This is why your clients could be paying your invoices late
IPSE - the UK's association for freelancers and the self-employed - has always been concerned by late and non-payment of invoices. It's one of the biggest issues facing its members. IPSE's 2022 survey of their freelance members shows how big an issue it is for the self-employed community.
- 35% of freelancers haven’t been paid on time by a client in the last 12 months.
- Freelancers are owed £5,230 on average. That's slightly up from £5,140 in 2020.
- This has left 20% of freelancers surveyed struggling to pay for basic living costs.
Why are invoices consistently paid late by some clients? Why do many freelancers have to keep chasing them?
These are some of the reasons why late payments are dominating so many freelancers' time, and why there might be a better way.
Your clients have disjointed and disorganised accounts processes
Dodgy accounts processes can plague your experience with clients, whether they're one-man-bands, an agency, or a large international firm. This can mean unreliable responses, unclear payment dates, and very little recourse when the due date slips by.
It could be that the main accounts person is off sick or is never available when you need them. There might be just one person responsible for everything and they're not very organised or have too much on their plate. It could even be that there isn't an accounts department or a clear process at all.
For 23% of freelancers surveyed by IPSE, this means waiting between 1 week and 1 month for their late invoice payments, while 35% are waiting between 1 and 3 months.
Your clients have a strict payment schedule and your invoice was late
This isn't so much about being paid late, but receiving your payment later than planned.
Some clients have very efficient accounts processes with fixed payment run dates. If you fail to send your invoice in time for the next payment run, you could end up being paid late. Thankfully, this is a mistake you usually only make once and is easily fixed in the next invoicing period.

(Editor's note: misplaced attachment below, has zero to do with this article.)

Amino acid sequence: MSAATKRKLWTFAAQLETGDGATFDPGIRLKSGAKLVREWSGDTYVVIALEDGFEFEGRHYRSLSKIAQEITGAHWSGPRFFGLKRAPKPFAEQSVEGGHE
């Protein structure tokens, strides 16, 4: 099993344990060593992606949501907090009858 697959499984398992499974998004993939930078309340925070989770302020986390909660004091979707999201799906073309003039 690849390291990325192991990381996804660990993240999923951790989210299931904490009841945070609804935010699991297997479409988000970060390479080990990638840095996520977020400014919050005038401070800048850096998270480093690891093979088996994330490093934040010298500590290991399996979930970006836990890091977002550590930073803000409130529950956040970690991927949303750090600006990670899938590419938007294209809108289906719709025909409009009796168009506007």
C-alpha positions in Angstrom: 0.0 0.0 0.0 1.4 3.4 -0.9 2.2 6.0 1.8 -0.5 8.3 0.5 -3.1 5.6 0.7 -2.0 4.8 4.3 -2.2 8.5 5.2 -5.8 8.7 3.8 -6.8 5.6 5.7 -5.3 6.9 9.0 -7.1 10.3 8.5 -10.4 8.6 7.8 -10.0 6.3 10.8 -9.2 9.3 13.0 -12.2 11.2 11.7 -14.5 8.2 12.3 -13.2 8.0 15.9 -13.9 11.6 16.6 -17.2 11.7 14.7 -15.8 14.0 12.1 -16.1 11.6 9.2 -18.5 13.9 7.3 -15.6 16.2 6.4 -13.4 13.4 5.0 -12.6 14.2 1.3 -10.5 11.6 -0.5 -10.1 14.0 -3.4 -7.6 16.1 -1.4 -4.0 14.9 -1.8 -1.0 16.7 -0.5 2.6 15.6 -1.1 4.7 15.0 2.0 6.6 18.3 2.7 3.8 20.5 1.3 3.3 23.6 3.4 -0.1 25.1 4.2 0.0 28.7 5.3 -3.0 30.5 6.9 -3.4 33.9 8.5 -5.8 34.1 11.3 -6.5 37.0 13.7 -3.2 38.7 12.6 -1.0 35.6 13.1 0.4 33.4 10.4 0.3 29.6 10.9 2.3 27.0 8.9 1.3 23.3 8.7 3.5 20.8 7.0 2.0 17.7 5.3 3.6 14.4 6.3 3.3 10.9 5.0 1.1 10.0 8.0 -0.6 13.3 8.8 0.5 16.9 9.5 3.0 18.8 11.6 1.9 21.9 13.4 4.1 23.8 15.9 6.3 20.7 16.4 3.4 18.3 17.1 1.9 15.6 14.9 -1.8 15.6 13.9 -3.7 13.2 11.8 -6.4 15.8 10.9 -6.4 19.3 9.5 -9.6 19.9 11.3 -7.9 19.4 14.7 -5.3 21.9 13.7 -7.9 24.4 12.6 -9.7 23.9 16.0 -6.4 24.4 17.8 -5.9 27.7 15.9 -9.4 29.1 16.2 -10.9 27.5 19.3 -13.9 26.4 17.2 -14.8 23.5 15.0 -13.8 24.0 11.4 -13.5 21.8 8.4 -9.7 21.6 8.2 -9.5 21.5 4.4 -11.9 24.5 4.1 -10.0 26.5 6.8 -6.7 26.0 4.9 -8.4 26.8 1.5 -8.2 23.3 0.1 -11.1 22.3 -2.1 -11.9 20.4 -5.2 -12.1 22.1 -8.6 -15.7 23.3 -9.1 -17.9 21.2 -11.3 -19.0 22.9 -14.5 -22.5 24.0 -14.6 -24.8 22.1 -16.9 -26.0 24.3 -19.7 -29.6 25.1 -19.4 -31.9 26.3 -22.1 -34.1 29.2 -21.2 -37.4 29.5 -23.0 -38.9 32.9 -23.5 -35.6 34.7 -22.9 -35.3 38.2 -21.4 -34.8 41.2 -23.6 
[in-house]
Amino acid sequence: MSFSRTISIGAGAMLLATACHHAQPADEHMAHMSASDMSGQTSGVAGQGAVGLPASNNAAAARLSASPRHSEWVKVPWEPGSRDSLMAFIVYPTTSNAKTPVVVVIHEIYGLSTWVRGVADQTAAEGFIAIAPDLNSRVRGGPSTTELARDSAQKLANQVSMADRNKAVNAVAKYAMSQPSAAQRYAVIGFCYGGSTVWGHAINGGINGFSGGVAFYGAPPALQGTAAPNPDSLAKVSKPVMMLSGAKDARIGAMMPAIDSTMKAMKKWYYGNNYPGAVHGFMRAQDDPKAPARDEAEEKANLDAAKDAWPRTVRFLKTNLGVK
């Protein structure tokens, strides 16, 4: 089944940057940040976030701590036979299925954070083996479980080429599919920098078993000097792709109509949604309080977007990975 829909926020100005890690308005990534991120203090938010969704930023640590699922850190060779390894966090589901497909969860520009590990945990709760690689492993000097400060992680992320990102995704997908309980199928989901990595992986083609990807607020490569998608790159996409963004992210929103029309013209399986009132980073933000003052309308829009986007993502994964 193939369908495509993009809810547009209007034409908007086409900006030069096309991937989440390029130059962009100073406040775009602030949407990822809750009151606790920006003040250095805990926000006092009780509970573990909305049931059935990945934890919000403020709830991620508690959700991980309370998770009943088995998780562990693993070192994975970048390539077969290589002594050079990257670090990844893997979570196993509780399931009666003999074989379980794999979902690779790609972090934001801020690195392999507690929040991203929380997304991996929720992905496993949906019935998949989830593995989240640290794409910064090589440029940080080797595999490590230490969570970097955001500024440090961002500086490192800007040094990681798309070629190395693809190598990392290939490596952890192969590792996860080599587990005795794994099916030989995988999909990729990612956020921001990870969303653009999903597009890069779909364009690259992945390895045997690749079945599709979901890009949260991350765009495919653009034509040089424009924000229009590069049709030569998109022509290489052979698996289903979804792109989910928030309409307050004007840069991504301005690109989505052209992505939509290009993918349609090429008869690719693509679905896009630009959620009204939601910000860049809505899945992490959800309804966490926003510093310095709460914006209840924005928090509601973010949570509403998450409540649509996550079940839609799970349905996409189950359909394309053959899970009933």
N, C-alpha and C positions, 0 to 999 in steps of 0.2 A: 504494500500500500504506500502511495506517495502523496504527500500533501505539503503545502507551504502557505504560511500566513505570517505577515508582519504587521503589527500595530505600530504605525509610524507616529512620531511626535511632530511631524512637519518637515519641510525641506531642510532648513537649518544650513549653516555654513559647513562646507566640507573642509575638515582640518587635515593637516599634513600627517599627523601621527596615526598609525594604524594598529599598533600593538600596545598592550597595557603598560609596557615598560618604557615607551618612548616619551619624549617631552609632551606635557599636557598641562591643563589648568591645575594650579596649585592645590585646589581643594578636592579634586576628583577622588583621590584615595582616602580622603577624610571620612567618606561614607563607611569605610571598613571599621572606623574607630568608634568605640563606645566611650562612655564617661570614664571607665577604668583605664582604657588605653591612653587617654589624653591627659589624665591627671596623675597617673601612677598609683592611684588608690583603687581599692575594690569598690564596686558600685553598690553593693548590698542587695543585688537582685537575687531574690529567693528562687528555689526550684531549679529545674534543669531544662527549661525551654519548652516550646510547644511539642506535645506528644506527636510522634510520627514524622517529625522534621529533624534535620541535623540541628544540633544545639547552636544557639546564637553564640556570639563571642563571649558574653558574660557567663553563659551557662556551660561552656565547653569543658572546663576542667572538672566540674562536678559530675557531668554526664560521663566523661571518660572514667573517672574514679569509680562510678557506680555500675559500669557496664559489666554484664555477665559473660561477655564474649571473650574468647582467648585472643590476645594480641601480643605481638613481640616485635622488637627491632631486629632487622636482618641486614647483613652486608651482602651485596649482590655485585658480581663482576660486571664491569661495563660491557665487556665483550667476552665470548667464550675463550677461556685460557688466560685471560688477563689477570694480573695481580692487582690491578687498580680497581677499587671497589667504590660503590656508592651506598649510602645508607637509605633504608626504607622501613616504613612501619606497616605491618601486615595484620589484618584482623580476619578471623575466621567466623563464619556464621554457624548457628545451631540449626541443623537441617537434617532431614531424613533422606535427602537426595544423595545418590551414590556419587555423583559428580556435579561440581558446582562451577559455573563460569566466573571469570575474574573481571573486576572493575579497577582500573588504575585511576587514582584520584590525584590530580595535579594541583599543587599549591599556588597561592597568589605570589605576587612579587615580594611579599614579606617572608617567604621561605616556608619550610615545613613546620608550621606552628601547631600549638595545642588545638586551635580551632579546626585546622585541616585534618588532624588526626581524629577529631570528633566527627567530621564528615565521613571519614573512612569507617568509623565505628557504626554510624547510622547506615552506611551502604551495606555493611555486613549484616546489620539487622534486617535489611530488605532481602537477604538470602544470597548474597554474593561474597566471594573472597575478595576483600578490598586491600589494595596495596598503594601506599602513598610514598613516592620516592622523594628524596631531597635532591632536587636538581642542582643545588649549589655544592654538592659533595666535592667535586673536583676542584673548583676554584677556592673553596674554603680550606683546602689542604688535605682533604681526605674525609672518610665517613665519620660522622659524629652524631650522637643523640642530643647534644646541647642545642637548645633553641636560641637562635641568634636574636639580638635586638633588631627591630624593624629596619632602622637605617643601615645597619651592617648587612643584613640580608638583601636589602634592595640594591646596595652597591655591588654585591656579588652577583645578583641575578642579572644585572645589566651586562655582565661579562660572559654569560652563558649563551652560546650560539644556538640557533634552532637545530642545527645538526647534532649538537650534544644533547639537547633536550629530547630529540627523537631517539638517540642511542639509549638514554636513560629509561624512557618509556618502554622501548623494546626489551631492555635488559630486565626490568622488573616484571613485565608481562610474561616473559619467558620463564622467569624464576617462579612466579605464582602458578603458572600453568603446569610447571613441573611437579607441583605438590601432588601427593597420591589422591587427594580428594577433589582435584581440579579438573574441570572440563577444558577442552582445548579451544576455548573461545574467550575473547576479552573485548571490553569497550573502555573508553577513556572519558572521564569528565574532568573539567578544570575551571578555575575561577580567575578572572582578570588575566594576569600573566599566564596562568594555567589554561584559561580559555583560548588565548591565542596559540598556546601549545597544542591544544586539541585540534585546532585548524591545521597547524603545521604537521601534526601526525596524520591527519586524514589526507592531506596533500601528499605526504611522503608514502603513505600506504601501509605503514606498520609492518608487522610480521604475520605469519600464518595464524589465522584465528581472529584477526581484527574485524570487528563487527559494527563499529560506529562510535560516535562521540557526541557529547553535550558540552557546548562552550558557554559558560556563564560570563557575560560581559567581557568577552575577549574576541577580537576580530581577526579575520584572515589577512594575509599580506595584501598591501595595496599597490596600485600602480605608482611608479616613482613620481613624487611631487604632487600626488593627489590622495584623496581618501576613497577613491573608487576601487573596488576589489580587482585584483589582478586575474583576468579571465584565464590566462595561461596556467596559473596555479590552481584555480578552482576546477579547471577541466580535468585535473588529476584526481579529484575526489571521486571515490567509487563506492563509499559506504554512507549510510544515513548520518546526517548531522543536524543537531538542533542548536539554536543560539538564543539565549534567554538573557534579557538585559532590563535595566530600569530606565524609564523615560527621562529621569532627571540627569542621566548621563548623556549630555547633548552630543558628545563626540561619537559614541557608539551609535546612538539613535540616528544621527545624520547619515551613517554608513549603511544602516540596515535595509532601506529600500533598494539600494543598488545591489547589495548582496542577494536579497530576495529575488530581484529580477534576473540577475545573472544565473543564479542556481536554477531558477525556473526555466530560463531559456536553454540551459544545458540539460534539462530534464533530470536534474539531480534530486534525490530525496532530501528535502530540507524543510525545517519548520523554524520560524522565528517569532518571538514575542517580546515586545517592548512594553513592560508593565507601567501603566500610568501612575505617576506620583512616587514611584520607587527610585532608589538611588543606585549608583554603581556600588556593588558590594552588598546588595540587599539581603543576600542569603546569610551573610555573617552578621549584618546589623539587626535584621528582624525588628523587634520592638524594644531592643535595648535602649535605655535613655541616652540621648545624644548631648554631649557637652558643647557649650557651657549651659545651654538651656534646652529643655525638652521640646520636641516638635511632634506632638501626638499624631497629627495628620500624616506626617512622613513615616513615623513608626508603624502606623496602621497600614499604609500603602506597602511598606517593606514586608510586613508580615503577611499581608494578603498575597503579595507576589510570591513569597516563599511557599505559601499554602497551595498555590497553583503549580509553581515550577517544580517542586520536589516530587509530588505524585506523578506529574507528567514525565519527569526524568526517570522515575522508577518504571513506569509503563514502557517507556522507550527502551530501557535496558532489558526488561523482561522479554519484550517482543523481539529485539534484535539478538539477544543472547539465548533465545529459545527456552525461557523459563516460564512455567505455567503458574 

Your clients don't have the funds (or don't have the funds yet)
A total lack of funds is often the worst case scenario in many freelancers' minds because it can mean an invoice payment won't just be late, it's could be non-existent.
Clients short on funds (which, ironically, could be because their own clients aren't paying on time) might delay paying their invoices for as long as possible or avoid payment altogether. This is frustrating for you but might be the only way they think they can keep operating.
Your clients are trying to keep cash in their accounts for as long as possible
Rather than not having the funds to pay, your clients might be holding onto money to improve cash flow. Your client might need cash in the bank to pay for stock, staffing costs, equipment, or many other things.
Keeping cash in the business can also be a strategic decision to gain interest on bank balances, prepare healthy-looking year-end accounts, pay off debt, or improve the chances of being approved for a new line of credit. Unfortunately, this might be more pressing than paying your invoice.
What you can do to speed things up
Know exactly when a payment becomes late and what you can (legally) do about it
IPSE has some helpful advice for freelancers dealing with late payments. In short, the invoice is late if it hasn't been paid by the due date, whether that's 30 days, 60 days, or more. But legally the payment is late 30 days after the invoice has been received by the client or the goods and services have been delivered (if that's later than the date of the invoice).
According to The Late Payment of Commercial Debts (Interest) Act 1998, you can claim interest and debt recovery costs on top of the invoice amount. IPSE have a helpful guide to calculating this too.
Automate chasing late invoices
The process of reminding clients and trying to maintain good relationships with them at the same time is exhausting for many freelancers. An automatic invoice reminder takes a lot less time, removes a lot of the back-and-forth, and can get you paid faster.
When late payments become a real problem, it might be time to get serious. For example, if a client already has two invoices outstanding and is asking for more work, it's totally up to you as a freelancer to decide to say no. Some clients might be so persistently unreliable that it's not worth the stress of working with them anymore.
Setting boundaries is tough, especially if you're worried about damaging the relationship or harming your chances of getting paid at all. But if the relationship is already suffering, and you're worried about invoices, it could be worth putting your foot down in a way you're comfortable with.